Before we’d heard of supermodels, we’d heard of Sheetal Mallar. She was trending without the internet, and beautiful without Photoshop. As someone who started modeling while still in college, it’s a no-brainer that Mallar calls photography an intimate experience, and is as at home behind the camera as she is in front of it. Mallar now captures images for the very magazines she once graced, and yet, her eye always looks for the realness behind all that glamour, the sweat behind the sheen. Her lens picks out the undercurrents that others miss; it’s an insider’s view of the fashion industry.
And she’s an insider, all right, which makes her a familiar face at ELLE. “My first editorial was probably a Valentine’s special shot by Farrokh Chothia. ELLE shoots always felt like I was working with a bunch of friends. They were always fun and fluid, and we had great times.” “I liked the story Bharat had shot at the Chennai Open on the tennis courts with my husband [Mosé Navarra] then,” she reminisces, “and all the stories I shot with Farrokh Chothia, which were usually in Bombay or in an exotic place, with a great team who knew how to keep it fun and get good results.”
And if she had to pick just one thing that she likes about ELLE? “ELLE was one of the first international magazines to hit the Indian scene, and had great visibility along with a diverse readership. It was appreciated then and has sustained its quality and creative content through the years.” And sustainability, that art of staying consistent while being relevant, is something Mallar knows a thing or two about.
Ask anybody who’s worked with her (and it’s a fairly long list), and they’ll tell you that Tamara Moss is a livewire. Vivacious, free-spirited, and never one to take herself too seriously, Moss has lit up more ELLE covers than we can count. Not bad for someone who grew up in a house where fashion magazines were outlawed. Her first memory of ELLE, therefore, is of “a very naive young girl goofing around and giving a candid interview to Ambika Muttoo for the May 2007 cover shoot.”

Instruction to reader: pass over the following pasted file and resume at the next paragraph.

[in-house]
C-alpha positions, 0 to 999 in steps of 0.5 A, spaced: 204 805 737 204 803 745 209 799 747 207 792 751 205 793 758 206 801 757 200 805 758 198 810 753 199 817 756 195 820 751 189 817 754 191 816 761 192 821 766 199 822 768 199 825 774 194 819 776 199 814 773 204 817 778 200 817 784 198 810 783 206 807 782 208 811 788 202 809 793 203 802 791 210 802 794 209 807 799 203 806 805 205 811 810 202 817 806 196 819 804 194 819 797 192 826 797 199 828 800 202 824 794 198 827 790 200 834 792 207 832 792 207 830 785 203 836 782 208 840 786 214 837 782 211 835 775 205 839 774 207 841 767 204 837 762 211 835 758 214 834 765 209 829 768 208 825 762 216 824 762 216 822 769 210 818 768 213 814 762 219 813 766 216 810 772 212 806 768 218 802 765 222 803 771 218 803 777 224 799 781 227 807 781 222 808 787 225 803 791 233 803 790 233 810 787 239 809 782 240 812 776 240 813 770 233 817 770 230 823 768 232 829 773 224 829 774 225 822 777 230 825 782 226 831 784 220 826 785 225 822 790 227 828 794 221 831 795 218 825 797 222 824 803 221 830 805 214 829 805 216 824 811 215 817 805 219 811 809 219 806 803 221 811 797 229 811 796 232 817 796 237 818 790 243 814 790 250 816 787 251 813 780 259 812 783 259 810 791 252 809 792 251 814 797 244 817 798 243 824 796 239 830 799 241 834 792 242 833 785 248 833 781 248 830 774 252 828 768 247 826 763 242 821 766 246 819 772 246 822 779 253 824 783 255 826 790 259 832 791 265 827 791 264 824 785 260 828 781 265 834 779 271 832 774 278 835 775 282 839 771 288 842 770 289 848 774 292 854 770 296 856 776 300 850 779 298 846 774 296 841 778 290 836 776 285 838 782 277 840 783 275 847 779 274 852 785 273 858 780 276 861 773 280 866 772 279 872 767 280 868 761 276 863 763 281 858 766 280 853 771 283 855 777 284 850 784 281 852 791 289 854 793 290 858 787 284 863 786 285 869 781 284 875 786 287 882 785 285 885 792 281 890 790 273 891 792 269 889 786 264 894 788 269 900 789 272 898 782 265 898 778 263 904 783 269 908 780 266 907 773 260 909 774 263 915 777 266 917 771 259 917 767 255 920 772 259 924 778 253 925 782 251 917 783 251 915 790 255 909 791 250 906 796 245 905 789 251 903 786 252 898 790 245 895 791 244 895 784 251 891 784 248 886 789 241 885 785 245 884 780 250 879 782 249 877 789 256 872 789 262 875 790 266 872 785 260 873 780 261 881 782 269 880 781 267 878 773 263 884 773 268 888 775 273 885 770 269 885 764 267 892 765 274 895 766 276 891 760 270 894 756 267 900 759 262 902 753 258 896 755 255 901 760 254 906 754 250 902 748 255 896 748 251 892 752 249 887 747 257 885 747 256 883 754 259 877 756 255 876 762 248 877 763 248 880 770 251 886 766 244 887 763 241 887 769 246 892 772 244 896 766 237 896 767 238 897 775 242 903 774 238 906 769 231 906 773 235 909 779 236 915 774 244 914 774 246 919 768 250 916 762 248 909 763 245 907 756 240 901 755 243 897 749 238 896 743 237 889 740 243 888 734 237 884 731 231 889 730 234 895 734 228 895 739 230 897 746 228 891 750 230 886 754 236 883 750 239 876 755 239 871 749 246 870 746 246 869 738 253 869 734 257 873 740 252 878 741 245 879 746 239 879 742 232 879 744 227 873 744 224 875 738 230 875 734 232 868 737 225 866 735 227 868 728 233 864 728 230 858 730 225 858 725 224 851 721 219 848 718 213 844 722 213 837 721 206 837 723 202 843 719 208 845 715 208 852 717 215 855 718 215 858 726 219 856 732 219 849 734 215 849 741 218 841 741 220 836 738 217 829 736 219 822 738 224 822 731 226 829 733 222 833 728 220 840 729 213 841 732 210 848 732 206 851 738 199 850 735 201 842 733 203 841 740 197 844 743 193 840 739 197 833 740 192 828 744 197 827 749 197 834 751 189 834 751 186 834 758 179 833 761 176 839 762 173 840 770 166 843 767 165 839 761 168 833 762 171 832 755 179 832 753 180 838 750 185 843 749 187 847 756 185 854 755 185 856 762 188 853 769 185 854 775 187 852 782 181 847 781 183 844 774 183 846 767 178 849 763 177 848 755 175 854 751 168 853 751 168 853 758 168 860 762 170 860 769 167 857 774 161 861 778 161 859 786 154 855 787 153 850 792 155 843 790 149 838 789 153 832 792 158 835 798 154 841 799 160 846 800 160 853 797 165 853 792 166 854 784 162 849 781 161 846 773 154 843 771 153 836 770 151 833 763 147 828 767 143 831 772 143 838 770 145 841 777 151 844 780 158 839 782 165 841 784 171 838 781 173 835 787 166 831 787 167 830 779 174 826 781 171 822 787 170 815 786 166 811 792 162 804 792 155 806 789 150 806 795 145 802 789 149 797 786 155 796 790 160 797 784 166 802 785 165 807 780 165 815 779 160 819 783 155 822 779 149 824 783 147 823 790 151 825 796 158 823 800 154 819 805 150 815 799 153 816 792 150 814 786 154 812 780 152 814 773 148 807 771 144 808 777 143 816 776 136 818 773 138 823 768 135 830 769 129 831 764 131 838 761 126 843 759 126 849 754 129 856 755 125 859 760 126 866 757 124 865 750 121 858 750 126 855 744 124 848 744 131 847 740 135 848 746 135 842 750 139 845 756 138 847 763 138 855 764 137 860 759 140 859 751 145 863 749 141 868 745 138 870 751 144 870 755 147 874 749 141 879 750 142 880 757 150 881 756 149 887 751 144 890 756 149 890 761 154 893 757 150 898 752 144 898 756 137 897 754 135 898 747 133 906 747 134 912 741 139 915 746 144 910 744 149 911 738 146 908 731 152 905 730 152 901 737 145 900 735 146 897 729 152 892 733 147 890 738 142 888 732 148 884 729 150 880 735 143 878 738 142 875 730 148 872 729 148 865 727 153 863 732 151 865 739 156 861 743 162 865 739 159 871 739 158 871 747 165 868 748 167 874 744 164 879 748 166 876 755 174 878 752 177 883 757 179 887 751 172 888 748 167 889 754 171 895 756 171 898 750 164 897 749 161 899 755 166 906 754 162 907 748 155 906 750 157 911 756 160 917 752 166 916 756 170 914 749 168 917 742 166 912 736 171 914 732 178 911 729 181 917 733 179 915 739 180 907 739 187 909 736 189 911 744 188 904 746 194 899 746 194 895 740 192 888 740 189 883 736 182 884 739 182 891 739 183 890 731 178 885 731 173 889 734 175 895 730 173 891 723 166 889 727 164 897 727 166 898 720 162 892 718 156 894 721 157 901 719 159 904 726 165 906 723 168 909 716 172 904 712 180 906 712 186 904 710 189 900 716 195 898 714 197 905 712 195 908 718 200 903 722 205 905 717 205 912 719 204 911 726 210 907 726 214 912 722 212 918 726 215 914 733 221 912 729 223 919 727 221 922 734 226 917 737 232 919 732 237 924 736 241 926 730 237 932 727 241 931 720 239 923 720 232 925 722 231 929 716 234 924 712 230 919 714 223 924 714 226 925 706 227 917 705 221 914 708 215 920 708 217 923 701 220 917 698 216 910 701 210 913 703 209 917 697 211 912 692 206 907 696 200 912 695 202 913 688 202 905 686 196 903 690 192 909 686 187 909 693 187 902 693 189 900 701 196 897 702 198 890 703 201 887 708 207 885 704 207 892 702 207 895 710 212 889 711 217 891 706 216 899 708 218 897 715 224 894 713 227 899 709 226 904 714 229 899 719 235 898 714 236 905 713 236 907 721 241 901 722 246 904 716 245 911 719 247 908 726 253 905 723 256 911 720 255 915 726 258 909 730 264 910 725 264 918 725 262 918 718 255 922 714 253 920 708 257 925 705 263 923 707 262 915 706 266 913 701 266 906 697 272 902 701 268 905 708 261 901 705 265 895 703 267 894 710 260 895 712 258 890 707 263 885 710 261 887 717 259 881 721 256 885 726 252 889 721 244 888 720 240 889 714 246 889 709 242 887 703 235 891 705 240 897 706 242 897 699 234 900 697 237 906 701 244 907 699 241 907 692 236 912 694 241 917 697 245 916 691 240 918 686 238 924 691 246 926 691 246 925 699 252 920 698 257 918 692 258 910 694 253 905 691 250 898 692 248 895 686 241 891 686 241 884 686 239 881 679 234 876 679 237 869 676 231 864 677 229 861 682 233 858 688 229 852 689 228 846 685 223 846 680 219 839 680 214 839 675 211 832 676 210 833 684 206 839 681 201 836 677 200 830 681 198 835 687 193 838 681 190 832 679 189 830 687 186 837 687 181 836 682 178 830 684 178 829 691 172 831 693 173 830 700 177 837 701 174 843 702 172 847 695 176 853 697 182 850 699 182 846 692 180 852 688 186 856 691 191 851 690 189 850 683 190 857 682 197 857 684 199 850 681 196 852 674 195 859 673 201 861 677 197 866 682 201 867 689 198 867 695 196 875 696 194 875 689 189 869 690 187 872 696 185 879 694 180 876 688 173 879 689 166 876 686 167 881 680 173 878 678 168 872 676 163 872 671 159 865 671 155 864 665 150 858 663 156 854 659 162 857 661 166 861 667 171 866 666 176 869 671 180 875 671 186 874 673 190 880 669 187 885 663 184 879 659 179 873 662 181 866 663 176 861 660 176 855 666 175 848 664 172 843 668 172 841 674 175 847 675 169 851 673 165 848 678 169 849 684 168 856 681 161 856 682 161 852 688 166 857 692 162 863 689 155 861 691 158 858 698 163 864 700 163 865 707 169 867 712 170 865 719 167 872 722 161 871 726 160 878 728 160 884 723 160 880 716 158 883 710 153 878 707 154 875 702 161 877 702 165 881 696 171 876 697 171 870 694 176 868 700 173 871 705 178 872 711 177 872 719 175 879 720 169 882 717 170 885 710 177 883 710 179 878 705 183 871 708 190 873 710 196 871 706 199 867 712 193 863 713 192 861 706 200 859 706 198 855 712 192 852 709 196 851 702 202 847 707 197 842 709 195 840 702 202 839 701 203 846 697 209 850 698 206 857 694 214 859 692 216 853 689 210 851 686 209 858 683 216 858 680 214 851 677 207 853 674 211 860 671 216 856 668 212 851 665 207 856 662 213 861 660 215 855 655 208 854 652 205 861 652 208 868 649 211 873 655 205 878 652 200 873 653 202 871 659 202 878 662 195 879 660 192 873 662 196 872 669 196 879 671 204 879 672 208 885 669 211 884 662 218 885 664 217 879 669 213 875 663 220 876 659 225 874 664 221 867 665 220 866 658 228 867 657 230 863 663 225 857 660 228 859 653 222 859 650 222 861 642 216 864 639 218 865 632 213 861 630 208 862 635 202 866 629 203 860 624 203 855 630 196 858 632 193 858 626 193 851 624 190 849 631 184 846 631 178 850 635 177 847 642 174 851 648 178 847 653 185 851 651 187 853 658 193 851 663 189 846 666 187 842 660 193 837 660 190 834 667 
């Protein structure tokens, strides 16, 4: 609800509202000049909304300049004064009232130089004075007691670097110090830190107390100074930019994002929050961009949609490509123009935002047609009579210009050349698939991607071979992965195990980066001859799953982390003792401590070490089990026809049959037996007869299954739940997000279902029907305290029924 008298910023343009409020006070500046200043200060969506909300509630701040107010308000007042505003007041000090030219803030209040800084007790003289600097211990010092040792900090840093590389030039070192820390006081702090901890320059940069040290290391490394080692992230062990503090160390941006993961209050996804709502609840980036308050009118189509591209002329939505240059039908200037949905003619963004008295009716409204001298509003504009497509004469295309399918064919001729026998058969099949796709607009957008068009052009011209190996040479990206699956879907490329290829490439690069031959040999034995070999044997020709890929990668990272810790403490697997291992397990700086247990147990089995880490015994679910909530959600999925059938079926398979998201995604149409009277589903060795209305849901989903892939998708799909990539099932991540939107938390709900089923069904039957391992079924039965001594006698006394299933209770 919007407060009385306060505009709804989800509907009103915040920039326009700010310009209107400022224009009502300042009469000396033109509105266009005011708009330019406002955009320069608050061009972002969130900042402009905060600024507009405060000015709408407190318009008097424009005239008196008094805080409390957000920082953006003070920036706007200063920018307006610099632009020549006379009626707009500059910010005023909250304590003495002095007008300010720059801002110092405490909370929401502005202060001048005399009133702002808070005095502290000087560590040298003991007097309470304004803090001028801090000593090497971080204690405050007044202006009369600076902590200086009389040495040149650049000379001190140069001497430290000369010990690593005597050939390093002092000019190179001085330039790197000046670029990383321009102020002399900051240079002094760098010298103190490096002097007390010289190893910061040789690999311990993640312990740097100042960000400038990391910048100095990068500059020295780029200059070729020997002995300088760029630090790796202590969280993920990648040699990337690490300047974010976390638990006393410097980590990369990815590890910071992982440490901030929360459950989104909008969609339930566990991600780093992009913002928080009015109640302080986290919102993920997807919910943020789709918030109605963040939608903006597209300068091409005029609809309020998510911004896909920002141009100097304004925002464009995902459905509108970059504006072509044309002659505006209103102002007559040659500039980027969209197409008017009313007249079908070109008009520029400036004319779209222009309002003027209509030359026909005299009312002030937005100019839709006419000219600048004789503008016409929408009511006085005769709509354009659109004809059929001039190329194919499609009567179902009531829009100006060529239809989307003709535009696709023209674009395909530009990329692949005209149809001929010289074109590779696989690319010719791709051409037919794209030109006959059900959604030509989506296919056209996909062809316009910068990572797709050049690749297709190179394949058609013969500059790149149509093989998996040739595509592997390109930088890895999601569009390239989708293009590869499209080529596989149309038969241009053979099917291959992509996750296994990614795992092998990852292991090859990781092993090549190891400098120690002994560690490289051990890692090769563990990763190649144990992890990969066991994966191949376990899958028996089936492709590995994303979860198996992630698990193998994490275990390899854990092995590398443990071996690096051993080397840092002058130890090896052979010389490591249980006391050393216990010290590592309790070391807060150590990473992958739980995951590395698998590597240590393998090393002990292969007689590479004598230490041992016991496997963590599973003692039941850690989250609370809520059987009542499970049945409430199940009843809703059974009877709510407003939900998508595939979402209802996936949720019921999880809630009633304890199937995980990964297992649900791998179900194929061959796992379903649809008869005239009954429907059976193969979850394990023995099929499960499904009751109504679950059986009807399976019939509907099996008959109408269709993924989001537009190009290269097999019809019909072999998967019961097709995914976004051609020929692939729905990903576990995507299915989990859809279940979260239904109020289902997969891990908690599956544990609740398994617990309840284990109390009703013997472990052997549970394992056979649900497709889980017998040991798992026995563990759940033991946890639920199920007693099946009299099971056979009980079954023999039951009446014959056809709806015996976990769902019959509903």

Moss became family when she met stylist Edward Lalrempuria at Fashion Week. Since then, it’s been one fun fest after another. Her most memorable episodes are the February 2009 cover with Tarun Vishwa, the June 2010 editorial shot by Tarun Khiwal, a psychedelic piece by Jatin Kampani, a playful feature shot by Suresh Natarajan, and a more recent series shot in Jaisalmer by R Burman. Whew!
On the personal front, Moss prefers a more natural, minimalist approach to life. “I find great interest in giving things I have no need for away,” she says. “I am deeply in love with slow cooking, slow travel, slow relationships, organic gardening, and an intuitive rediscovery of sensuality.”
And that’s where her sensibilities match ours. ELLE, she says, “presents Indian women with a more fresh, uninhibited, and empowered approach as consumers. By highlighting artistically sensitive and conscious designers like 11.11, it attempts to balance the inhumane and unnatural state of affairs in fashion.”
Moss’ current passion project is setting up a nursery and school in Jaisalmer with her family trust, Family in Action. That, and “gender equality, destroying the Indian 'culture-vulture' mentality, while promoting alternative education and self-motivated learning.” More power to you!
Photographs: Aneev Rao